The Future of Advanced Air Mobility

Inpixon Shareholders Set To Vote on Merger with VTOL Developer XTI Aircraft

Shareholders in tech group Inpixon are now set to vote on a proposed merger with XTI Aircraft on September 8 after an earlier meeting to address the definitive merger agreement announced on July 25 was adjourned to allow more time to consider the proposal. If the merger is approved, the two companies will have a combined listing on the Nasdaq exchange under the new name XTI Aerospace, for which a management team and board will be appointed.

XTI Aircraft, which has been developing the TriFan 600 VTOL aircraft since 2017, would operate as a wholly owned subsidiary of XTI Aerospace. Inpixon’s real-time location system, which manufacturing plants and warehouses employ, would be run as a separate business line.

In a webcast for investors on August 14, Inpixon CEO Nadir Ali said his company’s objective is to unlock what he considers to be underestimated value. XTI’s current CFO, Scott Pomeroy, who has been nominated to be the new entity’s CEO and board chairman, said the merger would “enhance our ability to execute our business plan, form partnerships with suppliers, and accelerate development of the aircraft.”

The proposed merger parties have given no indication as to how much fresh capital they expect the Nasdaq offering to yield, or how much of the funds raised might be directed to the TriFan program. Announcing its second quarter financial results on August 14, Inpixon said it had cash reserves of just over $15.7 million as of June 30. In the first half of this year, the company reported revenues of $5.2 million and a net loss of $19.7 million.

Vertical Lift Crossover Airplane Aimed at Multiple Market Segments

Colorado-based XTI now refers to its turbine-powered TriFan model as a “vertical lift crossover airplane.” Featuring a pair of tilting ducted fans on the wing and another fan integrated into the rear fuselage, it has an anticipated range of 700 miles and can fly at up to 345 mph.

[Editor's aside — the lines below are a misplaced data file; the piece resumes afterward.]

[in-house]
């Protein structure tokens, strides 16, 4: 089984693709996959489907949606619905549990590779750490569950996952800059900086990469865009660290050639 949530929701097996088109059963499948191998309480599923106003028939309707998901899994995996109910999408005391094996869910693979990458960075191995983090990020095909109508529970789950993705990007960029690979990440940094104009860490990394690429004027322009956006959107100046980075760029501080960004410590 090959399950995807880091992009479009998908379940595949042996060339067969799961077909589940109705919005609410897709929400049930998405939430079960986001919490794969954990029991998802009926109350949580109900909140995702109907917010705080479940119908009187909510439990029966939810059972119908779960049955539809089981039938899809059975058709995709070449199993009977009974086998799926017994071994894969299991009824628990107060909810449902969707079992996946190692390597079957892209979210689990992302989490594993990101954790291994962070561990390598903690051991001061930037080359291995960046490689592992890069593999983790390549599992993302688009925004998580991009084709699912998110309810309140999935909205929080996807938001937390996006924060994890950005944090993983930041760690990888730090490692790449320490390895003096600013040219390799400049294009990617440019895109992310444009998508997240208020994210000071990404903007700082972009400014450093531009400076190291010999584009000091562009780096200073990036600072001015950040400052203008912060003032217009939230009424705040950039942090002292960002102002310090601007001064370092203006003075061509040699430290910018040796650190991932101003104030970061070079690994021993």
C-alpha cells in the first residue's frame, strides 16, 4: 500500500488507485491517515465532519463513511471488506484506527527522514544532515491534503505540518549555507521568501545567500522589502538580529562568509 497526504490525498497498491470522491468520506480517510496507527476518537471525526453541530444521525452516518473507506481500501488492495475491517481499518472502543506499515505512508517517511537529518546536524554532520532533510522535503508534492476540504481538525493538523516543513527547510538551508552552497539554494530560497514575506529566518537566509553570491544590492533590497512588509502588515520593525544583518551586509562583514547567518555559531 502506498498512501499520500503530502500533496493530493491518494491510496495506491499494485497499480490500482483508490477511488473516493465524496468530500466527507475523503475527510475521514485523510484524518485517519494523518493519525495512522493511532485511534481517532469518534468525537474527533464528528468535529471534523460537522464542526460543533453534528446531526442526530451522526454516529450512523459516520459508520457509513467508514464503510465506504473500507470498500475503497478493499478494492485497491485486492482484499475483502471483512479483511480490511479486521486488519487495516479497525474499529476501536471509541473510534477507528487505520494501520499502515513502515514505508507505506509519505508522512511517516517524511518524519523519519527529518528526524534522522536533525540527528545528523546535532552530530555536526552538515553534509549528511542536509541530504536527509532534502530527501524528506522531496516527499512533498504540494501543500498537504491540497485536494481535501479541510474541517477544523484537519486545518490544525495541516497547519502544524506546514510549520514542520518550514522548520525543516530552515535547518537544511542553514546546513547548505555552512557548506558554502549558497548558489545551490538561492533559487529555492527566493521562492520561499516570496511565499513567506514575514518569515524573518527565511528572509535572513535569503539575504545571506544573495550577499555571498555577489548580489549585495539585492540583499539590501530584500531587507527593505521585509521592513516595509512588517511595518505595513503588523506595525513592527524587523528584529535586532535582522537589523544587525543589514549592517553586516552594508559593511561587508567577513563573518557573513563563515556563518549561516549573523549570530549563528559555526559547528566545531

XTI has previously attempted to reboot the program through a merger with Xeriant Aerospace that was first announced in 2021 but that appears to have been abandoned last year. In August 2022, the company reported that it had pushed back the targeted service entry date for the TriFan 600 to 2027.

XTI’s business plan appears to be similar to that of another U.S. company, Transcend Air, which is working on the Vy 421 VTOL model. Transcend is positioning that model as an alternative to existing business aircraft and helicopters while also looking to compete against much shorter-range eVTOL vehicles. Both companies have eschewed electric propulsion systems, at least for now, and instead will use current turboshaft engines to deliver superior range and payload, while avoiding the need for new charging infrastructure.

XTI's TriFan 600 VTOL aircraft
XTI says its TriFan 600 "vertical lift crossover airplane" could operate from multiple off-airport locations, unlike current business aircraft. (Image: XTI Aircraft)

Pomeroy told investors that XTI Aircraft, under the leadership of  CEO Mike Hinderberger, wants to step up efforts to build a full-scale prototype of the TriFan 600. Up until 2020, the team was mainly working on a battery-powered 65 percent scale model, but early flight testing was disrupted by the Covid pandemic.

According to XTI, the TriFan 600 will have direct operating costs of around $733 per hour, which will be markedly less than those of helicopters. And with a higher cruise speed of around 300 knots, it is expected to be able to double its revenue potential by flying more missions each day.

Hinderberger told investors that the five-year cost of ownership for the TriFan 600 will be relatively close to that of business jets and turboprops including the Embraer Phenom 300E, the HondaJet Elite II, the Pilatus PC-24, and the Beechcraft King Air 260. However, he maintained that the VTOL model will deliver an improved return on investment because its operations will not be limited by the need for runways and airports.

XTI reported that it is sitting on conditional pre-orders for around 700 TriFan 600s, potentially worth $7.1 billion based on an anticipated sticker price of $10 million per aircraft. Pomeroy said prospective customers include a mix of existing business aircraft and helicopter fleet operators and some regional airlines looking for new ways to connect city pairs. In September 2021, the reported price tag for the aircraft was $6.5 million.